Movie: in our second video interview with Hella Jongerius, the Dutch designer discusses her work with airline KLM and explains how, despite being unfamiliar with the aviation industry, she has been able to build a successful relationship with the company.
Earlier this year, Jongerius designed a new interior for the business class cabins in KLM's Boeing 747 aircraft and is currently redesigning both the business and economy class cabins for KLM's fleet of 777 and Dreamliner planes.
Jongerius admits that working with an aviation company has been challenging.
"It's a difficult industry, a very demanding industry," she says, recalling her early meetings with KLM. "You had people around the table that don't speak the same language. They spoke a language that was new to me, and I spoke a language that's new to them."
Despite this, Jongerius says that she was able to build a relationship with the company and is now looking ahead to a longer-term collaboration.
"I've worked for two years with this group, and we really now know where to go, where to steer and what we can do in ten years," she says.
Jongerius was initially approached by the airline to design the carpets, curtains and seat covers for the cabin, but soon convinced them to let her design the chairs as well.
"It's normal in aviation to buy a chair from the shelf and do some modifications [to it]," she explains. "I said, 'I can do that much better, give me the chair [to design]'. They trusted me and so we went on."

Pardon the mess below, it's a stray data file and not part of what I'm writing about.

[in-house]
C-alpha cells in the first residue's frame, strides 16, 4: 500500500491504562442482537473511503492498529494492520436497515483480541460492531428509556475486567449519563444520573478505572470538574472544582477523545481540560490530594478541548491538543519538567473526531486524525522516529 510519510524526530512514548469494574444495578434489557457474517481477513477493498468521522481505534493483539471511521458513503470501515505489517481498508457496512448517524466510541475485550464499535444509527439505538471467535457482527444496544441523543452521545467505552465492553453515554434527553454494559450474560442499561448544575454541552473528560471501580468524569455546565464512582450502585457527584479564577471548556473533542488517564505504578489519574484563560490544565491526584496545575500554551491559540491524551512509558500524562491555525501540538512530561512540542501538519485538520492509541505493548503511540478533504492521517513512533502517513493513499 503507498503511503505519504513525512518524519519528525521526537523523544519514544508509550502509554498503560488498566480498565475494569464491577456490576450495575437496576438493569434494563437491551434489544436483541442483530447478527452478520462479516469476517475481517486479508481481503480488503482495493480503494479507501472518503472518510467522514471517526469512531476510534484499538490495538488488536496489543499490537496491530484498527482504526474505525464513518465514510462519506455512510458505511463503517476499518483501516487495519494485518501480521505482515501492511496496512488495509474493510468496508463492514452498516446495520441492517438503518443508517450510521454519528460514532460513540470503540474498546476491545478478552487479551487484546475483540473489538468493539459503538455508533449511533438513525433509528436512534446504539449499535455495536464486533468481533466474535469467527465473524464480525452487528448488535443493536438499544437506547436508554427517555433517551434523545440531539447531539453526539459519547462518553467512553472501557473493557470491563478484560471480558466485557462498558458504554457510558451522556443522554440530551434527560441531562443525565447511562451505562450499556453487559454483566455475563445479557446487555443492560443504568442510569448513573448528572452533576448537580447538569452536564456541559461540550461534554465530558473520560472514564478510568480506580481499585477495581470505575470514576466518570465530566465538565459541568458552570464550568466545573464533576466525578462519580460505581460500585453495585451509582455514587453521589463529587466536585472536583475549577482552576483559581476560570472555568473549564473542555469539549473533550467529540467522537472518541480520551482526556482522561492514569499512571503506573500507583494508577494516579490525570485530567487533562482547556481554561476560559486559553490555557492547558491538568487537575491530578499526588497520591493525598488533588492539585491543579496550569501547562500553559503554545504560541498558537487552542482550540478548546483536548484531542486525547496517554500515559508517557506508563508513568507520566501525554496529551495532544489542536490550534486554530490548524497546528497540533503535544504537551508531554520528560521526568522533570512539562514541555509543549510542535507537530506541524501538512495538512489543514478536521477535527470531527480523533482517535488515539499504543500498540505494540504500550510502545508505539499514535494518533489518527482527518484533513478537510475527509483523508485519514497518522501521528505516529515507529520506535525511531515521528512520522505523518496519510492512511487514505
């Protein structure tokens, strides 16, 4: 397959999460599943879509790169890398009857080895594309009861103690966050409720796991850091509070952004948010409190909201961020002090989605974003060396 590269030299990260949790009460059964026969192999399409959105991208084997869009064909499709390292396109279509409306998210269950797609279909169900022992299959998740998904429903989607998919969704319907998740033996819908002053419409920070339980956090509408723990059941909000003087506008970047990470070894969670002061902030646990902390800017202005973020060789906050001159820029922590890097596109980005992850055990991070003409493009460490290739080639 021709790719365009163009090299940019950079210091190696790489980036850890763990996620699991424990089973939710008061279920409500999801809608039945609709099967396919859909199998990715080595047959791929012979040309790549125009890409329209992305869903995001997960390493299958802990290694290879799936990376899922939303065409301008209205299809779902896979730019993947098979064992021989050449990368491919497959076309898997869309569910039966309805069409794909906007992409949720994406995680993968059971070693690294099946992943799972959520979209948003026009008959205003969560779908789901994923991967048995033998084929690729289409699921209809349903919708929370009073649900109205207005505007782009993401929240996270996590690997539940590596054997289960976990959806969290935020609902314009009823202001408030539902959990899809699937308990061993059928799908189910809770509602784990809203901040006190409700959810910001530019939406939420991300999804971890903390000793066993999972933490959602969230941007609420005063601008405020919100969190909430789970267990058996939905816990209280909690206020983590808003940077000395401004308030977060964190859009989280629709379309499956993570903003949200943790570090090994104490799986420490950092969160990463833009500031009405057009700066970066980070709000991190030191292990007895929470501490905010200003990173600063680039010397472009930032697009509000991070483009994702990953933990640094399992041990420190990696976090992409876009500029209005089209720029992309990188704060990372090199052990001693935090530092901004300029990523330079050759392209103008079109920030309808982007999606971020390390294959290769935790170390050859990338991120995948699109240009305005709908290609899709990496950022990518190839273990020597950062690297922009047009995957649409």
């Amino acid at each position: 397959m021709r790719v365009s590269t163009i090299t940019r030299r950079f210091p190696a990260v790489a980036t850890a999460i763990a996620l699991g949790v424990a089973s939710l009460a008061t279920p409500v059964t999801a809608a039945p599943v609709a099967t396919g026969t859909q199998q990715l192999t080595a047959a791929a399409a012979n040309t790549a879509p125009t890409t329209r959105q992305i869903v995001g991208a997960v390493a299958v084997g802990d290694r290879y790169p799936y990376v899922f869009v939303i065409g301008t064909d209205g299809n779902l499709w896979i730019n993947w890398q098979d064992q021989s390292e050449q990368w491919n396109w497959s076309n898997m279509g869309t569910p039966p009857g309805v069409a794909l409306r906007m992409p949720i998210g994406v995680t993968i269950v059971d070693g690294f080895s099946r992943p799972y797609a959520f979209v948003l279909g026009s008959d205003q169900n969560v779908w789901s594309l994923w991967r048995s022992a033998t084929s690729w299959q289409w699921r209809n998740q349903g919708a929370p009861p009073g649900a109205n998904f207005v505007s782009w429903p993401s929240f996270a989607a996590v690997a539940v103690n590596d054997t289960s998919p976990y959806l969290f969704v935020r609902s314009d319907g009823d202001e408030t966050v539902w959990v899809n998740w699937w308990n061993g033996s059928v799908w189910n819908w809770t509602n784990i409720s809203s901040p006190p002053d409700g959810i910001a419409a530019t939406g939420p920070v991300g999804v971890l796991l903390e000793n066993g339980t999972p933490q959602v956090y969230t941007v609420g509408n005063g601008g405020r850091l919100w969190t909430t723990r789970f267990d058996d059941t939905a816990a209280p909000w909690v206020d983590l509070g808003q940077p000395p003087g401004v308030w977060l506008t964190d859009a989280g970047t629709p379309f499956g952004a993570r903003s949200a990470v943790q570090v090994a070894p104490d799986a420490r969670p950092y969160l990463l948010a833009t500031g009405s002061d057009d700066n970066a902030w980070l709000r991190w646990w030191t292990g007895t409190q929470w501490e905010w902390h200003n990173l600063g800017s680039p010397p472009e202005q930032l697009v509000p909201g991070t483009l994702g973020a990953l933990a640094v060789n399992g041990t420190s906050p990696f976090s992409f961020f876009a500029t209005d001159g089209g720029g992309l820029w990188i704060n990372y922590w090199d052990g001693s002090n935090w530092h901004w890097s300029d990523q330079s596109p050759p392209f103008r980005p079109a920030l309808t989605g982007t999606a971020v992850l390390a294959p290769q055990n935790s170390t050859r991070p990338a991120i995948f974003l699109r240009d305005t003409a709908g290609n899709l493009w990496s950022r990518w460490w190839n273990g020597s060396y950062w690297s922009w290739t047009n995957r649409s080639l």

She reflects: "If I now look back, that was really weird for them, but it all depends on whether you can connect yourself with the person on the other side of the table. I think we were lucky that we trusted each other. I think they're weird; they think I'm weird. I gave them a masterclass in design; they gave me a masterclass in aviation."
Jongerius' business class cabin features spotted and striped dividing curtains, leather and aluminium details on the chairs and a carpet pattern inspired by an image of the Milky Way. Jongerius explains that she wanted to add a sense of luxury and tactility to the flying experience.
"As soon as you're in a plane you have extra hours, because you can't telephone and you can't be on the internet," she says. "So it's an outstanding condition and [I wanted] to add something tactile: human materials, attention, details."
She adds: "For business class it was easy, because there is already luxury, privacy. Now I'm doing it for economy and that's difficult because the restrictions are quite narrow, so it's harder to get there. But I'm aware that I can make only very little steps, so I see myself on a longer journey."